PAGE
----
Women in Technology

Hear us Roar

  I Don't Like Articles about Women in Technology
Subject:   Not a Binary Wrold
Date:   2007-09-14 06:13:19
From:   dikelmm
Does anyone remember what happened to Dr. Martin Luther King Jr. years after slavery was illegal and Frederick Douglass walked the earth? I would say he took full responsibility for his life - but he got killed for it. He and Mr. Douglass were extraordinary men. Most people cannot live such lives. Were the Jews and others killed in the Holocaust failures? These seem to be extreme examples, but not all things that happen to you are within your control. Events such a those described above lurk just below the surface of almost any society. And they lurk in ours big time. Hatred, distrust, discrimination are the stuff of eveveryday life, even if you feel you have not experienced them. It is not a binary world - with either genocide and slavery or complete harmony. There is a flux in between.

There is a difference between making excuses and not trying or, on the other hand, working hard and smart your whole life and seeing little reward. This happens to many people in this world. You do not realize how fortunate you are, even if you are working hard.

If you think you have done it alone, without family, school, and other society support, you are wrong. But it is a young, successful person's perspective. It is based on your experience. But your experience is not the only experience. You are in the elite of this world, whether you know it or not. Some of your success is due to luck, or fate, or providence or God or whatever you choose to call it.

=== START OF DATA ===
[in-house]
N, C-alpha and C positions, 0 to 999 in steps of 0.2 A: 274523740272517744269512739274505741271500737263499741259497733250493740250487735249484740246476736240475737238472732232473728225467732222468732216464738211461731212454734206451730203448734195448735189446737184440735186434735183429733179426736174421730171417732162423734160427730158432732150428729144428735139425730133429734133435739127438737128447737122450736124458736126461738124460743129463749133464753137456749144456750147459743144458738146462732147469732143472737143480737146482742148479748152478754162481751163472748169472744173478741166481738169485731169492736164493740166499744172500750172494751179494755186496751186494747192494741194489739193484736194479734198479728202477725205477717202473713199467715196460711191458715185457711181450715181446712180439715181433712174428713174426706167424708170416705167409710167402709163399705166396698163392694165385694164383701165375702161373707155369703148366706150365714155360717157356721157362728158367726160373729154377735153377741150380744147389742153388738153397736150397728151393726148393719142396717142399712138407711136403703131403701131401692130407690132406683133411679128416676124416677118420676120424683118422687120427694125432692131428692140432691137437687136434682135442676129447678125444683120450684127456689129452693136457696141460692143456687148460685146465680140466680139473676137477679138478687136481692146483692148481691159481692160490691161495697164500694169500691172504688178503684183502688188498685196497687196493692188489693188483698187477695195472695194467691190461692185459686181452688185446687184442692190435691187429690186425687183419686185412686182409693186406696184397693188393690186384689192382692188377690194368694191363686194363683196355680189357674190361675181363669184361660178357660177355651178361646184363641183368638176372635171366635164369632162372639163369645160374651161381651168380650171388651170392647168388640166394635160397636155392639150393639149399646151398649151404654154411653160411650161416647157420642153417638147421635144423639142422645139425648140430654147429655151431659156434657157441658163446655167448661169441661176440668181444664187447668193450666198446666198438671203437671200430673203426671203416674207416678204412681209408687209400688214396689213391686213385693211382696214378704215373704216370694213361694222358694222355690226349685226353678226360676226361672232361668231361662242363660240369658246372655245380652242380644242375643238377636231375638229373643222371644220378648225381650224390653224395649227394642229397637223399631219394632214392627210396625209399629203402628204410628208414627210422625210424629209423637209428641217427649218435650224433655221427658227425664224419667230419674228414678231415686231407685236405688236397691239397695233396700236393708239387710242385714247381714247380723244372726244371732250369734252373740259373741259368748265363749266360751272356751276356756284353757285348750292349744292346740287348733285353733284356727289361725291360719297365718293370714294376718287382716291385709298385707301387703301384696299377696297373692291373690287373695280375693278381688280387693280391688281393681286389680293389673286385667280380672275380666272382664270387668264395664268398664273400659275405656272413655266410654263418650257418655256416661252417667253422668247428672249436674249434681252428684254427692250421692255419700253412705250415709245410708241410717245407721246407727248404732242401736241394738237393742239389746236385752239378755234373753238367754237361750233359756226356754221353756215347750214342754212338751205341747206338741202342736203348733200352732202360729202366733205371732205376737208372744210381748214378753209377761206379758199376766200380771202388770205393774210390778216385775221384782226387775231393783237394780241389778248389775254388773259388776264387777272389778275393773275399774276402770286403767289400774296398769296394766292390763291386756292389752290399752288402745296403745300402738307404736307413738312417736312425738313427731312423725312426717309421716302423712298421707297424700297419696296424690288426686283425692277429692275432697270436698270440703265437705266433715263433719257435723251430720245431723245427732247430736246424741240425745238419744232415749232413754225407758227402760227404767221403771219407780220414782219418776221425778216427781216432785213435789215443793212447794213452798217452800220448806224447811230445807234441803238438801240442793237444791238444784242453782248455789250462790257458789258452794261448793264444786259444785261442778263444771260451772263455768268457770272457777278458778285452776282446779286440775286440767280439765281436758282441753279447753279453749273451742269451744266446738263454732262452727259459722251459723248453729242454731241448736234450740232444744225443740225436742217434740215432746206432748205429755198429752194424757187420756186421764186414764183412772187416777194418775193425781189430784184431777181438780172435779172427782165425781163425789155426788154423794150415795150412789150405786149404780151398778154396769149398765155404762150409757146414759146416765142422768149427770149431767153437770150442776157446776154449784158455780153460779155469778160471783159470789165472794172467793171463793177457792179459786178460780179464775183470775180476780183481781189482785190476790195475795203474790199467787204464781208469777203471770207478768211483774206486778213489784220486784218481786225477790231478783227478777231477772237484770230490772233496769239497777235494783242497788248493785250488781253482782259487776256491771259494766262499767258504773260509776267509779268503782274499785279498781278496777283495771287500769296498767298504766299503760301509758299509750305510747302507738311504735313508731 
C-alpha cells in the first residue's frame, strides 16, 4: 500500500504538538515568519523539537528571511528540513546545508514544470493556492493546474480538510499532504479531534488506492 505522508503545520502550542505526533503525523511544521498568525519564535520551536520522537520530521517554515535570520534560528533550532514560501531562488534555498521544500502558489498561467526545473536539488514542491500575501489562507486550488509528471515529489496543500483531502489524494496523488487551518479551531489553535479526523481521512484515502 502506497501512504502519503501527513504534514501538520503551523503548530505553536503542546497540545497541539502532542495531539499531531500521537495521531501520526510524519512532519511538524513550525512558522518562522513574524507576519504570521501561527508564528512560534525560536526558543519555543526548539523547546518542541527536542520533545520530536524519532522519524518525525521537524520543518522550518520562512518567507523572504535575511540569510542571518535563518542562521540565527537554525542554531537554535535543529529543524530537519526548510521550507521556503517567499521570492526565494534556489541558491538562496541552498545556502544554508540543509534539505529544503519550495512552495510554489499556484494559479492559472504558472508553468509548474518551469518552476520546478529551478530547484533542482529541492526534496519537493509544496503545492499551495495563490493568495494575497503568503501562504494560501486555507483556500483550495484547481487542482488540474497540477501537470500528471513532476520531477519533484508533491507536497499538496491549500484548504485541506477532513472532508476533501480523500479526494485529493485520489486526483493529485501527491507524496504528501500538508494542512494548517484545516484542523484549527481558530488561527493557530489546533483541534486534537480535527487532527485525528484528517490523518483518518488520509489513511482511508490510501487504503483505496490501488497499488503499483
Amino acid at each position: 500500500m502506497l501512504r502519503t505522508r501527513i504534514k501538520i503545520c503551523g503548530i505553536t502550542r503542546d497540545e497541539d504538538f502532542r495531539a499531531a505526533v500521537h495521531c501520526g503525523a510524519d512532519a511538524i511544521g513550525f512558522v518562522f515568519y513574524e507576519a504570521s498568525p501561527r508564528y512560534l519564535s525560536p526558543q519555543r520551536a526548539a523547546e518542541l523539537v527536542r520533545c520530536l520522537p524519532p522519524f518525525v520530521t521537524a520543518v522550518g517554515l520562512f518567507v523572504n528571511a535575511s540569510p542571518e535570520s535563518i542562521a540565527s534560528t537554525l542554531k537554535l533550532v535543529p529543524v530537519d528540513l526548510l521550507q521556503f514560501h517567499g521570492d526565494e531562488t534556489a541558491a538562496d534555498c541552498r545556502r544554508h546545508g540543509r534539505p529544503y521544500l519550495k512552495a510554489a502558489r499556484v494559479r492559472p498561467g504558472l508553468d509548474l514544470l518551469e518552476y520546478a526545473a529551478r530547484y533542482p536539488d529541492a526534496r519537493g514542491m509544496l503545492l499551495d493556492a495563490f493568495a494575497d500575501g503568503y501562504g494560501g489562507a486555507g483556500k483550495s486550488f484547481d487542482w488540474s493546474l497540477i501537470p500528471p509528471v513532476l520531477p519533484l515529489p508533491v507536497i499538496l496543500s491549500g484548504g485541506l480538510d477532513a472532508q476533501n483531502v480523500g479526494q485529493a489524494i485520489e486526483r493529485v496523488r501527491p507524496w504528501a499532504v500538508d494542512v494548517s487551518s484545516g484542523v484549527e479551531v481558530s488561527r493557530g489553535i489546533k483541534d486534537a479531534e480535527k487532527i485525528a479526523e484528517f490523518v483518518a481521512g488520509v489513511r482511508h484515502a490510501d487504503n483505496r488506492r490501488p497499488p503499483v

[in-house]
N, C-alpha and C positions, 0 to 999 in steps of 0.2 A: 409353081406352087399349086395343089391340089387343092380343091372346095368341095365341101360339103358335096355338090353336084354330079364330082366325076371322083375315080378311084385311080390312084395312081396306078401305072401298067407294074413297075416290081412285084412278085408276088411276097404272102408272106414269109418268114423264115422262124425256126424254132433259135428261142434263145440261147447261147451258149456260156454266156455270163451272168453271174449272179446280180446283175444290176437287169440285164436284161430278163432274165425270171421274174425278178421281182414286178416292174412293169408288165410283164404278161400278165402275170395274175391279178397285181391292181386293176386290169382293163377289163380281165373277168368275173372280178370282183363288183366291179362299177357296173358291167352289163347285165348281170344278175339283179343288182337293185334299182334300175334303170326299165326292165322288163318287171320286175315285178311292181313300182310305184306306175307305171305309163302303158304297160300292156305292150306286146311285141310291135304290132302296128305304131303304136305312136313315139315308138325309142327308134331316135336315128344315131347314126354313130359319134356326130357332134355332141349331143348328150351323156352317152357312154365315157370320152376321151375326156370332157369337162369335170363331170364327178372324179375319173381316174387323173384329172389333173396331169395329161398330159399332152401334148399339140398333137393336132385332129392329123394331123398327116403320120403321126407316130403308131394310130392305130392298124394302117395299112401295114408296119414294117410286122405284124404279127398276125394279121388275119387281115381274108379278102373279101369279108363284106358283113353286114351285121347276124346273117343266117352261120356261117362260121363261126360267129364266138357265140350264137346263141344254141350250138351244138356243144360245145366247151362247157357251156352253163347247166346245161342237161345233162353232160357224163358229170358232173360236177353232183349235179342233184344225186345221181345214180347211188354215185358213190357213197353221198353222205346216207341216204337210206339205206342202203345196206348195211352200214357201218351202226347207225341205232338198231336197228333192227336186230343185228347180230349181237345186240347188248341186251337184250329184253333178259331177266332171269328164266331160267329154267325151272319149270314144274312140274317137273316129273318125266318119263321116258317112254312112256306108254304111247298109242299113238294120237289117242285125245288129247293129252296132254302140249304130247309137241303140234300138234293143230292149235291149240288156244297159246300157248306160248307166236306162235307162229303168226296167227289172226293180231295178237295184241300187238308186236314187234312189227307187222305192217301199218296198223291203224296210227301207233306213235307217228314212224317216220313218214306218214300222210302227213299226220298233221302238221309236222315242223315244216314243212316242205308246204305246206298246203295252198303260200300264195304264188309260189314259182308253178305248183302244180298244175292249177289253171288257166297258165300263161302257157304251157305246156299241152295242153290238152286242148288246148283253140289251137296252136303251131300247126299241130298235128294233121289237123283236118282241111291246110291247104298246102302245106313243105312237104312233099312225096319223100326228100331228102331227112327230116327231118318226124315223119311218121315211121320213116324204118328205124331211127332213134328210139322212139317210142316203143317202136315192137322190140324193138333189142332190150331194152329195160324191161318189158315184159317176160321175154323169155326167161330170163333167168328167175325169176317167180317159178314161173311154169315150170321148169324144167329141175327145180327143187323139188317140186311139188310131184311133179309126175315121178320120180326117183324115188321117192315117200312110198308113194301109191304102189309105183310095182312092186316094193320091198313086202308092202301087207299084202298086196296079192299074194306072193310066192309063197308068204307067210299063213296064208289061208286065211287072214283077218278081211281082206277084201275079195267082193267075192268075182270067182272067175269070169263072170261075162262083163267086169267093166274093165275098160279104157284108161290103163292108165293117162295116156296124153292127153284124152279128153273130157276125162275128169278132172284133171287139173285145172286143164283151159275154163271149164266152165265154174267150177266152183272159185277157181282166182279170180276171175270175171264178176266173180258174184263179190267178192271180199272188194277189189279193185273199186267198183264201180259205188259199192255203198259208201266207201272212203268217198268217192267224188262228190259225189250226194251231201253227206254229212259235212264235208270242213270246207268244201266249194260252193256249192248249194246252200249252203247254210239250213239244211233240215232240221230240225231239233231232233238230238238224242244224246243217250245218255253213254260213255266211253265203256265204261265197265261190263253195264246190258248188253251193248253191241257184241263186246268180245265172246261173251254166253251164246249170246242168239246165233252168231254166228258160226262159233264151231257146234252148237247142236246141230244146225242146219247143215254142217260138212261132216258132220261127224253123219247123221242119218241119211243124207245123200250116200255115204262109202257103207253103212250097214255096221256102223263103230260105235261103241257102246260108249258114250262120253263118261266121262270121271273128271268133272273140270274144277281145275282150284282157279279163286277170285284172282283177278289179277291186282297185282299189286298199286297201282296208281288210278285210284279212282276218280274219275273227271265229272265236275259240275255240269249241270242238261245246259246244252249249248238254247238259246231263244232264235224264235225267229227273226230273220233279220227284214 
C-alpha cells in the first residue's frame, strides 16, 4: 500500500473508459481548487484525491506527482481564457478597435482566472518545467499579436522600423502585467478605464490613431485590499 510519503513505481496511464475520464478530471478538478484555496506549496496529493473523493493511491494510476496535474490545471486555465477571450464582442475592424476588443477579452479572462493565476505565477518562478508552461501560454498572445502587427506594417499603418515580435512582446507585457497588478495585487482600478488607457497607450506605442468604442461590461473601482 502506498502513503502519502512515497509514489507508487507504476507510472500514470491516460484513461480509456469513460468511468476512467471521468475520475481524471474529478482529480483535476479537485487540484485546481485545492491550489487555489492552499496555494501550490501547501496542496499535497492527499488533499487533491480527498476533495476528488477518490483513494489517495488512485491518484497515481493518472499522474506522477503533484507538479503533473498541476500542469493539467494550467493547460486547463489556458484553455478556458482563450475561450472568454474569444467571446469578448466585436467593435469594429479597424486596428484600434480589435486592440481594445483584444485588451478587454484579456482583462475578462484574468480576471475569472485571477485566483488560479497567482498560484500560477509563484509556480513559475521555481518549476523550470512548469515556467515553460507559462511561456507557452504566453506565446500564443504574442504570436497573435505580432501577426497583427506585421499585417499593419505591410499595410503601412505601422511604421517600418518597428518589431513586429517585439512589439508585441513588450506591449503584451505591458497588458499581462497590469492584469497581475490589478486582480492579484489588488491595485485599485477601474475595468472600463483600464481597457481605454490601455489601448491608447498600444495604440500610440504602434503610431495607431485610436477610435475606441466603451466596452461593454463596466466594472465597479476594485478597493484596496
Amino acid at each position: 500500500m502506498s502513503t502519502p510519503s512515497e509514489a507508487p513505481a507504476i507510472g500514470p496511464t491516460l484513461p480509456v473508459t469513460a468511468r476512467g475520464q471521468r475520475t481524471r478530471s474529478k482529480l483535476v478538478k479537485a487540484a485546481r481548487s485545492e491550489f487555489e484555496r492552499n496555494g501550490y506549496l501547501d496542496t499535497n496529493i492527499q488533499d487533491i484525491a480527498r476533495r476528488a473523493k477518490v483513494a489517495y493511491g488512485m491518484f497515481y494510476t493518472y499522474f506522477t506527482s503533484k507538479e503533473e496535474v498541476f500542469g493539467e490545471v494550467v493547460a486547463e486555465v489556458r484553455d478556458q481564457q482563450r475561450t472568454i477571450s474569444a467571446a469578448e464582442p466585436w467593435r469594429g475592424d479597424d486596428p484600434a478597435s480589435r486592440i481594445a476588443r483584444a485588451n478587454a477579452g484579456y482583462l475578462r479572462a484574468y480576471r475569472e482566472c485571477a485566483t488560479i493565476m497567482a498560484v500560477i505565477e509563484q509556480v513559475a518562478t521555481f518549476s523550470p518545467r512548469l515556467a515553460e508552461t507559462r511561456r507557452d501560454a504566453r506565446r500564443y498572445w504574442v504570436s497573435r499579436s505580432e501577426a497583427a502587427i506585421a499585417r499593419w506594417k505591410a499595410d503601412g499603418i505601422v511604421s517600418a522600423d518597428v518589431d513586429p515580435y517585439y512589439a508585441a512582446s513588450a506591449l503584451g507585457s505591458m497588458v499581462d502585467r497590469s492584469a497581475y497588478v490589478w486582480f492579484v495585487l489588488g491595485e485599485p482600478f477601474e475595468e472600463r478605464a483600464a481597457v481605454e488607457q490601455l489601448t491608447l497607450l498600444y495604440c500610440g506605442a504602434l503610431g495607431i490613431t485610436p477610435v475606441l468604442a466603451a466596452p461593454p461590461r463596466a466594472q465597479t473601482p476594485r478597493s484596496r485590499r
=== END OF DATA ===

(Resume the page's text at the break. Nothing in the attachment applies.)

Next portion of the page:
I would be interested in the perspective of a person with superficial knowledge of social history after 20 or 30 more years of living and learning something beyond IT.

Main Topics Oldest First

Showing messages 1 through 1 of 1.

  • Assumptions
    2007-09-24 11:09:42  AmyHoy [View]

    I find it interesting how people have misinterpreted what I have written. I think that if I'd been able to publish the longer, original version, it would have made more sense. But we all have to work within constraints.

    What constitutes success is an important question. It seems like a number of people who read this essay of mine came away thinking that I call financial or professional success the only kind; far from it, that's much less important to me than what I've learned about life, humanity, integrity and relationships.

    You can be successful in the most adverse circumstances if your beliefs dictate that rectitude of action, compassion, and following what's right are the most important kind of success. Or bravery. Or never giving up on (or renouncing) your faith. Or never failing a friend. Or facing your personal demons, the things that make you want to hide under a rock or fall asleep and never wake up. And you can -- and often must -- tread that path alone.

    For things like professional success, you can also go it alone. But typically, you'll need help. The people you trust and whose trust you earn are an example of something within your power to change.

    You can assume that I'm too young, too naive, under-experienced, and over-privileged. You'd be wrong, but that's your choice.

    I specifically chose to add my age to this essay not to go "look at me, look how successful and young I am!" but to bring this kind of bias out into the light. I knew some people would write me off because of it, but it was a sacrifice I have been willing to make.

    Extraordinary people exist in every walk of life, in every kind of circumstance. Many of them have little or no good fortune to back them, but that's what makes them extraordinary, isn't it? I challenge the very idea that "most people cannot live such lives." Whether or not they become famous is another matter, but the ability is available to everyone.